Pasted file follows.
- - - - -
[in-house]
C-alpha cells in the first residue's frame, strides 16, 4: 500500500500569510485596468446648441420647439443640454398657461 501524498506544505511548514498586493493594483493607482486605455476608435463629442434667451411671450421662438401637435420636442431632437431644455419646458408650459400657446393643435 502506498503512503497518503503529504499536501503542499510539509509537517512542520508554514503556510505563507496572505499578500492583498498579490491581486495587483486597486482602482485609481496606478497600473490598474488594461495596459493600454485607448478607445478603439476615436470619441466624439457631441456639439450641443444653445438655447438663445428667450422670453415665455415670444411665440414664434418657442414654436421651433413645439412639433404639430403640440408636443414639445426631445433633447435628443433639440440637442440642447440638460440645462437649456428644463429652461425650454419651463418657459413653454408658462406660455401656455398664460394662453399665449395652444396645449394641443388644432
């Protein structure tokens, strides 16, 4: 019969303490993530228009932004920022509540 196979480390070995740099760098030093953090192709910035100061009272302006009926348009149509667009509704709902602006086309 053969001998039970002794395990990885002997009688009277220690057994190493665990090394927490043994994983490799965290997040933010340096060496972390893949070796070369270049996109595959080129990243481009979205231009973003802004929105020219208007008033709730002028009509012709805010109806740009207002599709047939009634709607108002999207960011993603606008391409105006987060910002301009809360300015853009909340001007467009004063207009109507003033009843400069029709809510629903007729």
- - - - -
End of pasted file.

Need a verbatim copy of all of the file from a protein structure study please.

[in-house]
C-alpha cells in the first residue's frame, strides 16, 4: 500500500500569510485596468446648441420647439443640454398657461 501524498506544505511548514498586493493594483493607482486605455476608435463629442434667451411671450421662438401637435420636442431632437431644455419646458408650459400657446393643435 502506498503512503497518503503529504499536501503542499510539509509537517512542520508554514503556510505563507496572505499578500492583498498579490491581486495587483486597486482602482485609481496606478497600473490598474488594461495596459493600454485607448478607445478603439476615436470619441466624439457631441456639439450641443444653445438655447438663445428667450422670453415665455415670444411665440414664434418657442414654436421651433413645439412639433404639430403640440408636443414639445426631445433633447435628443433639440440637442440642447440638460440645462437649456428644463429652461425650454419651463418657459413653454408658462406660455401656455398664460394662453399665449395652444396645449394641443388644432
């Protein structure tokens, strides 16, 4: 019969303490993530228009932004920022509540 196979480390070995740099760098030093953090192709910035100061009272302006009926348009149509667009509704709902602006086309 053969001998039970002794395990990885002997009688009277220690057994190493665990090394927490043994994983490799965290997040933010340096060496972390893949070796070369270049996109595959080129990243481009979205231009973003802004929105020219208007008033709730002028009509012709805010109806740009207002599709047939009634709607108002999207960011993603606008391409105006987060910002301009809360300015853009909340001007467009004063207009109507003033009843400069029709809510629903007729």